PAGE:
Source of article The Litigation Consulting Report (A2L Consulting).
This is the fifth consecutive year that I’ve written a new year economic outlook article focused on litigation. Please review some of my previous articles that were focused on 2016, 2015, 2014, and 2013. While I believe that 2017 will be a very good year for litigation, it will not be good for everyone. From where I sit, things look and sound remarkably different during this current economic expansion than they did in previous years.
A2L’s litigation consulting business, one focused almost entirely on trials, is thriving. We’ve grown more than 50% in each of the past two years, and I’m forecasting similar or better growth for 2017. Our growth is spread across many law firms/corporations and many areas of the law, so I know it’s meaningful growth.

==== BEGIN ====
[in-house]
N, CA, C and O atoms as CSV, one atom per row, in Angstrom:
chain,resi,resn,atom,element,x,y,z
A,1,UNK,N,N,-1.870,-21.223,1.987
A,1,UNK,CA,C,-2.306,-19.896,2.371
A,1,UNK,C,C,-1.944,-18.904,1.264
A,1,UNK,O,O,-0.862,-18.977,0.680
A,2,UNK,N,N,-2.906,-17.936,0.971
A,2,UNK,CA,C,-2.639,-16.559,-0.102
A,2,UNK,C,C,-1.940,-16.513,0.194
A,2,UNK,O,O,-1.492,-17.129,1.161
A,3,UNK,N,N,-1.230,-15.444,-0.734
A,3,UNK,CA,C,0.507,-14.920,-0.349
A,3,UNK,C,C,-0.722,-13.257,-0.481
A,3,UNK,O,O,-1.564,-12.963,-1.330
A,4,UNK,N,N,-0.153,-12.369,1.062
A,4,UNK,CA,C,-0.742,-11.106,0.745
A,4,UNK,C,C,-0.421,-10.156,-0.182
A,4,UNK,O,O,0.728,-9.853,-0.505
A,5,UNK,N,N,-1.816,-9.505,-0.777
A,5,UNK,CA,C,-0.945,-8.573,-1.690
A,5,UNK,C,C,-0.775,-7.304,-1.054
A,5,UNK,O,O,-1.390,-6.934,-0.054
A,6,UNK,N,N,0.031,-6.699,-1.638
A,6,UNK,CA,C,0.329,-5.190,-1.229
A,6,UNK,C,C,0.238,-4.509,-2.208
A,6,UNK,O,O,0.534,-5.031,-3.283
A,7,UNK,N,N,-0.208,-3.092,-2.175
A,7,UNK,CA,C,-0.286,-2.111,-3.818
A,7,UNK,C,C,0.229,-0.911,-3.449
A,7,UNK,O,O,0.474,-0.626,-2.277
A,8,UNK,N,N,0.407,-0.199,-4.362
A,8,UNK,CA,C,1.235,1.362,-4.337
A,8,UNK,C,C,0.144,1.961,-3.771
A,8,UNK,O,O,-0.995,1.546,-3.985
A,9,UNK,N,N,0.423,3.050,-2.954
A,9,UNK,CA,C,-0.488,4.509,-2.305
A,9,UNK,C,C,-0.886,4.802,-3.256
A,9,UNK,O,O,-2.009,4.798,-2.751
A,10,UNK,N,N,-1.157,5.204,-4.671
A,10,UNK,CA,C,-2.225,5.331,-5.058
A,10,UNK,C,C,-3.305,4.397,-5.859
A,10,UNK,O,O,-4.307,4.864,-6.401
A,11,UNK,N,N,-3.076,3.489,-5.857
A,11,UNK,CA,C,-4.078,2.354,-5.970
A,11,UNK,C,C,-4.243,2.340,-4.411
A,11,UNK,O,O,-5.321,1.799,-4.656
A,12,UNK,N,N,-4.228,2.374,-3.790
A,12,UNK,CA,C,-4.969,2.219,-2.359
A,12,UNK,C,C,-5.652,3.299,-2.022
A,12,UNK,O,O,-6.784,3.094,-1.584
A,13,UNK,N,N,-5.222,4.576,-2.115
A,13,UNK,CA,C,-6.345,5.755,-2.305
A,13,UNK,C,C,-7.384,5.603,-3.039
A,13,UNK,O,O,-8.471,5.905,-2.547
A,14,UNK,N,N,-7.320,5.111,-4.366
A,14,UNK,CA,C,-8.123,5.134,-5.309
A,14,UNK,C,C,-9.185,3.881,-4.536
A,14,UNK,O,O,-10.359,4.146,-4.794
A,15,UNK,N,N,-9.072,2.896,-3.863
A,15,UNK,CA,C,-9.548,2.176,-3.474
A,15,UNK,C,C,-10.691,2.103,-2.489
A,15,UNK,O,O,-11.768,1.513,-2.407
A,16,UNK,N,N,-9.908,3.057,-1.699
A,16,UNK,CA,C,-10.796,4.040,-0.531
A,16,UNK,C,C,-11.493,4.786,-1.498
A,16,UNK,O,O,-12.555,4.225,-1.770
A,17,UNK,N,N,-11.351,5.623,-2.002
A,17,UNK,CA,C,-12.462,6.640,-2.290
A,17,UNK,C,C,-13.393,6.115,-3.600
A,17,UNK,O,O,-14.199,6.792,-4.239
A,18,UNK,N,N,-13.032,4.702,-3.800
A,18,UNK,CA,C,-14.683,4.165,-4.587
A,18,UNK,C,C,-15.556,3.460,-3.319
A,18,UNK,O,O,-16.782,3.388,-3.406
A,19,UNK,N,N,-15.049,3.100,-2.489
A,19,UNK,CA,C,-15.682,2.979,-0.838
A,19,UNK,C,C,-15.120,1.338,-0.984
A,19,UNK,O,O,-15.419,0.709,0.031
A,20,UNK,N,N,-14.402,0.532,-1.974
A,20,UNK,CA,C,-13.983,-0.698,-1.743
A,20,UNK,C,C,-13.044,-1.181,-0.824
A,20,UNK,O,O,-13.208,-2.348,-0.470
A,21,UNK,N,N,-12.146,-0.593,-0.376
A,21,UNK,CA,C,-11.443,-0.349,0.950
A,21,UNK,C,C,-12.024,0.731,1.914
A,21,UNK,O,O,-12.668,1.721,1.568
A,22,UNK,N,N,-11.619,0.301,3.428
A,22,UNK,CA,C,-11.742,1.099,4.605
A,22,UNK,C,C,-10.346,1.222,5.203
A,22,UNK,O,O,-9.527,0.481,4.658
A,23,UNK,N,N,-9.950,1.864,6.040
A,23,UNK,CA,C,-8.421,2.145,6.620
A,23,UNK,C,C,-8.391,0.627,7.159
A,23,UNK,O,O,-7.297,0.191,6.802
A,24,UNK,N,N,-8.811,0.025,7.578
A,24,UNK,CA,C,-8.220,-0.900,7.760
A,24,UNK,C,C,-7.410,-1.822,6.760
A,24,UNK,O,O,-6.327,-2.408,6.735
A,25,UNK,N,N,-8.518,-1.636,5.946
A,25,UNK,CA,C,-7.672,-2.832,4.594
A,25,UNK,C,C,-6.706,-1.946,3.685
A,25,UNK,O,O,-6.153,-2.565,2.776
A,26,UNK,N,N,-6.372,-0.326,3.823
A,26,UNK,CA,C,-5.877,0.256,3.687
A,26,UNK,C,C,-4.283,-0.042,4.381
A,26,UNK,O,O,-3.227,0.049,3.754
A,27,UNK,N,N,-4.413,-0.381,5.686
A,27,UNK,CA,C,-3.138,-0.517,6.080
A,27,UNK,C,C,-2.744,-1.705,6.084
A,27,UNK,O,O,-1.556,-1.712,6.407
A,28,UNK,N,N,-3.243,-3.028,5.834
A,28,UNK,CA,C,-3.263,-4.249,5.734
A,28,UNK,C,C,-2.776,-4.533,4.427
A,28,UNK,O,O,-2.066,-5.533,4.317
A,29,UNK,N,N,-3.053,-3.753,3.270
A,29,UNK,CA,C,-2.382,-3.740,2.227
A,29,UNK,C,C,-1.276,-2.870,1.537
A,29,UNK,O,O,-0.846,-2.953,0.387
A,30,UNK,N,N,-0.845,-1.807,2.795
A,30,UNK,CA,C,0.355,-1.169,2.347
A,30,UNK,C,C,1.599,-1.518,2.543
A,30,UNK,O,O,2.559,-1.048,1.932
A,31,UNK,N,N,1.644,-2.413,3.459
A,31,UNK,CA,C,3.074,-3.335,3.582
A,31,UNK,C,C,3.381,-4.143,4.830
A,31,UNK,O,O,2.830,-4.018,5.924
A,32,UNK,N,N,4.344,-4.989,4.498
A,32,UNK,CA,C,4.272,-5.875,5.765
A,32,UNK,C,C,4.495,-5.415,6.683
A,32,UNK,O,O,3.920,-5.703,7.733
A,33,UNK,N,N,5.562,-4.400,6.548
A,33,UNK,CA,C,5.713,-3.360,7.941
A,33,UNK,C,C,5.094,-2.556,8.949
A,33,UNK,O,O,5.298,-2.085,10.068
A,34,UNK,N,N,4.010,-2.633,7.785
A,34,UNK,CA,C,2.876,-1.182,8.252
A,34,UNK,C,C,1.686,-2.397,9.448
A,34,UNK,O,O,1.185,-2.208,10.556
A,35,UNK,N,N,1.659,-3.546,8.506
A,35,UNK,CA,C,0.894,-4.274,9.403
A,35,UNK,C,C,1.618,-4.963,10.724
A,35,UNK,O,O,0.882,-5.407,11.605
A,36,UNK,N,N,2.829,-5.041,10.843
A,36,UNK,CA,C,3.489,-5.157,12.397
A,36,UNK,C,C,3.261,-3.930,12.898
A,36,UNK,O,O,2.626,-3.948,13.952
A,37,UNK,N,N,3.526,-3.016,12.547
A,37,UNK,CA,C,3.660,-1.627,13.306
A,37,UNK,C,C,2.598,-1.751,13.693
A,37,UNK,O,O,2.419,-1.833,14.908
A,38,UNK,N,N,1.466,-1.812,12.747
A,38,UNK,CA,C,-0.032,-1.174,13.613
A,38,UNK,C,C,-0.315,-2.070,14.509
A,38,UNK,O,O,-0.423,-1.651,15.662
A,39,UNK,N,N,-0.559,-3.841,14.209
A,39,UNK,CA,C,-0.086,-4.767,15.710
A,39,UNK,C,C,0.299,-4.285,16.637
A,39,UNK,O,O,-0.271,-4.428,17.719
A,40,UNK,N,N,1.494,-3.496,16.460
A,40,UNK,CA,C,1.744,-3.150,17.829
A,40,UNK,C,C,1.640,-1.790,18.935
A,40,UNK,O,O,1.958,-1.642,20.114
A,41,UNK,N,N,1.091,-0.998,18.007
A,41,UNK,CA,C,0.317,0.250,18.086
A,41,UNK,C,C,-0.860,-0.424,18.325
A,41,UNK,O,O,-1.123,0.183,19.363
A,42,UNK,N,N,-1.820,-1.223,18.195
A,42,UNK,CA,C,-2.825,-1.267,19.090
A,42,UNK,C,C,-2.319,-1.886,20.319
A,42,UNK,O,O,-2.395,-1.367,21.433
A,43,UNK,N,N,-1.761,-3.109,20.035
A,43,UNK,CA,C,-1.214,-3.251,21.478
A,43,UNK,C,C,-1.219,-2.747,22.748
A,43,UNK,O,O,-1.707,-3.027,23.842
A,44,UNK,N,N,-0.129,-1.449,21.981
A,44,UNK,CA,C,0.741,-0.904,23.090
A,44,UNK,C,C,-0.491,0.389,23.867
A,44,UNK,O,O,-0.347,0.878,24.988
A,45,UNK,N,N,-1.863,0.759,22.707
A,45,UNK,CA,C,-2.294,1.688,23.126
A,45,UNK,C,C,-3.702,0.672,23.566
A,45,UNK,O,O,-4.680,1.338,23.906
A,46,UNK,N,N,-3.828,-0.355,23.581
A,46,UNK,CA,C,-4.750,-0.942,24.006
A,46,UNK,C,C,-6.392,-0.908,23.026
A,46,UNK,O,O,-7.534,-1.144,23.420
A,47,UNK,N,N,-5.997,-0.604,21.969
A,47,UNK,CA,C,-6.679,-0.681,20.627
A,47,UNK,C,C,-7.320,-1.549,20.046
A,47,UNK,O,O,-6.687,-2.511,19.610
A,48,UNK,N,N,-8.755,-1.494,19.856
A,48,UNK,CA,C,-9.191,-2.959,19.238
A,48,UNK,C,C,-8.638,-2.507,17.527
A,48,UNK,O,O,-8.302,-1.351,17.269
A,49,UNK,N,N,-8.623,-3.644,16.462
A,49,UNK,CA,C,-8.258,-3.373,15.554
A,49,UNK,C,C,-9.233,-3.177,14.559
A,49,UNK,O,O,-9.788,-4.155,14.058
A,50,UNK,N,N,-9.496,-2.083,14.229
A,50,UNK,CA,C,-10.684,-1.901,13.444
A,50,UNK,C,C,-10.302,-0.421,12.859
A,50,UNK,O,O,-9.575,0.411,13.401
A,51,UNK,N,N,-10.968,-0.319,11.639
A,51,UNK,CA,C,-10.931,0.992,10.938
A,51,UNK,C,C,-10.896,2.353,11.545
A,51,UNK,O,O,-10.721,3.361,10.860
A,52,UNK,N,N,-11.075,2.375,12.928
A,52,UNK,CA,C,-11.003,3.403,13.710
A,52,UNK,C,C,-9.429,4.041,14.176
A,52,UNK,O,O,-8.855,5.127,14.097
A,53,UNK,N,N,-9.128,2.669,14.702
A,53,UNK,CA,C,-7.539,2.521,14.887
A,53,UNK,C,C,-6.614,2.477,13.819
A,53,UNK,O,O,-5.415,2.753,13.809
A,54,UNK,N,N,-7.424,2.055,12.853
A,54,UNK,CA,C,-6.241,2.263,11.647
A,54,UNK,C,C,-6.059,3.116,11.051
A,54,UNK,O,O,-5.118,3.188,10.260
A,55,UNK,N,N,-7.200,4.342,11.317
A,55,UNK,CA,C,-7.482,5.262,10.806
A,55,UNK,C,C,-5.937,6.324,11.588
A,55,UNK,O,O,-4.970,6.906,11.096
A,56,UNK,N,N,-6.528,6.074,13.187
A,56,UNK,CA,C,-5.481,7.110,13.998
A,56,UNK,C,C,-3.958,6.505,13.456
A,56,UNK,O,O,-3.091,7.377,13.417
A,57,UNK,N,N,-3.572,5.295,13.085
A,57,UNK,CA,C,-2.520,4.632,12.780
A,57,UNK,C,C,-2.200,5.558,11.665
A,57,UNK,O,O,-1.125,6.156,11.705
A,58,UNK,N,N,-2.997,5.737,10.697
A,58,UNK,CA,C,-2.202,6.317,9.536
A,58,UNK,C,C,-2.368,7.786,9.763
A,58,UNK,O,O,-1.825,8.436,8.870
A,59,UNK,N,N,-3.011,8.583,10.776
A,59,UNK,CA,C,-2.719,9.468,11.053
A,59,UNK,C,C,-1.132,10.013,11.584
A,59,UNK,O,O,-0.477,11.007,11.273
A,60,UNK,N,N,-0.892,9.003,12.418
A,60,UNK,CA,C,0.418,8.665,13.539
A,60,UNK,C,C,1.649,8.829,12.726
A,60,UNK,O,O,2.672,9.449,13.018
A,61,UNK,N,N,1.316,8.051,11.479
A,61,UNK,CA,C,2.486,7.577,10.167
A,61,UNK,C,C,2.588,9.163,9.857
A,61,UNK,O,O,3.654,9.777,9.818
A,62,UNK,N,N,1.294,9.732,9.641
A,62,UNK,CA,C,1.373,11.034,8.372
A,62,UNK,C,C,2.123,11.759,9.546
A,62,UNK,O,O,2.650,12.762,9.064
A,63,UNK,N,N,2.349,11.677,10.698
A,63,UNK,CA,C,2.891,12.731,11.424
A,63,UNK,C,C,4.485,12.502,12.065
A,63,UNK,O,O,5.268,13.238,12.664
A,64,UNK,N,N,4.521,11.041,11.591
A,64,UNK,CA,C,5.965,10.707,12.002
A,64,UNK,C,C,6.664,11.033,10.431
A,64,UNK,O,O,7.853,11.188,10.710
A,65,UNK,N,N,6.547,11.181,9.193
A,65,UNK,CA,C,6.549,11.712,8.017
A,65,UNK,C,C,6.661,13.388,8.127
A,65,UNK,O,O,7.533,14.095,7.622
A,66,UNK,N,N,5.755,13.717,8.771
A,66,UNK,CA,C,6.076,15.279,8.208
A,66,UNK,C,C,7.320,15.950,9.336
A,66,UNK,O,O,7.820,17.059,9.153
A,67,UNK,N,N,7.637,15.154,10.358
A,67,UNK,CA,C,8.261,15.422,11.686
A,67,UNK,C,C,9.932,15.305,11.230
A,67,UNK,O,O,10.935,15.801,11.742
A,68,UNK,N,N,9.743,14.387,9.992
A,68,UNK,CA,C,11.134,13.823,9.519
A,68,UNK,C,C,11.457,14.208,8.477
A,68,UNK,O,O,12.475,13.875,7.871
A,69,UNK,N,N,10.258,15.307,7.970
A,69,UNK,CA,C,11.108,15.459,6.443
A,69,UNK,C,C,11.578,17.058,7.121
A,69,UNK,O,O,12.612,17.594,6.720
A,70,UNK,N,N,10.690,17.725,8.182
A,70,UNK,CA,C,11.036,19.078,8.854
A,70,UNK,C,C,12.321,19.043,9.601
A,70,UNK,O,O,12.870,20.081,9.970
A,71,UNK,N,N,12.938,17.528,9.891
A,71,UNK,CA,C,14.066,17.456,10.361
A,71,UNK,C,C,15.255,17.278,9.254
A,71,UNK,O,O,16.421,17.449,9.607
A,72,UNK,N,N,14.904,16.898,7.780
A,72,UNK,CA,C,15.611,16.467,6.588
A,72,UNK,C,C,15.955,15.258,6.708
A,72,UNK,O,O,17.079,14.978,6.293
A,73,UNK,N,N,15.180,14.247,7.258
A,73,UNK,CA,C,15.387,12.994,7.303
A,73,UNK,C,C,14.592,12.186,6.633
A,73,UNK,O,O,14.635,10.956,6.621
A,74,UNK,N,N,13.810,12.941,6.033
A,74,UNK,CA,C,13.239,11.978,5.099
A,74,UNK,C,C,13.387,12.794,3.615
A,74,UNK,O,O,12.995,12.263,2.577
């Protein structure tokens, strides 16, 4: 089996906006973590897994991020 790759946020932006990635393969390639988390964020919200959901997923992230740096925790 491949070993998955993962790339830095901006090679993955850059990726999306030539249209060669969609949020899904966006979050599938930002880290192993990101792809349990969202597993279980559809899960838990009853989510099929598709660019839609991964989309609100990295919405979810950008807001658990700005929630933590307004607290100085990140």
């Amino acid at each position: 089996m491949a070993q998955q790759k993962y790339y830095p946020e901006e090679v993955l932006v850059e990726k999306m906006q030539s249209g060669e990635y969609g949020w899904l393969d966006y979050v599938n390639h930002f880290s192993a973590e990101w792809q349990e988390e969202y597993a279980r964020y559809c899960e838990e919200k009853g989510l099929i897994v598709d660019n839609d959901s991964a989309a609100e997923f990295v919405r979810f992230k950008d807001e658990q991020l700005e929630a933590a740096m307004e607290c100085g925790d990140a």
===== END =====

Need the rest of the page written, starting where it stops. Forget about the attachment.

Yet any conversation with my large law firm managing partner friends or my big company in-house counsel friends suggests that litigation should be having an off year. These well-informed sources, as well as courthouse data, tell me that case filings are down and that litigation at big law firms is down.
So, how can our trial-driven firm be prospering and big litigation departments be faltering? One of us has to be looking at the litigation industry all wrong, right?
Actually, I believe that we’re both right, and I’m trying on some new vocabulary to explain it.
I’ve long observed that litigation is closely tied to economic growth. It’s simple logic. Big companies drive both the economy and big-ticket litigation. When one moves up or down, so does the other, quite reliably.
After more than 21 years as one of the leading litigation support companies largely focused on big-ticket litigation, I (finally) realize there is a more nuanced way of looking at litigation and trials. I used to think litigation was either small-ticket or big-ticket, and A2L is focused mostly on the latter. But now, after going through a few periods of robust economic growth (the early and mid-2000s and the current market), I understand that there’s actually a third type of litigation. For now, I’m calling it resolvable big-ticket litigation.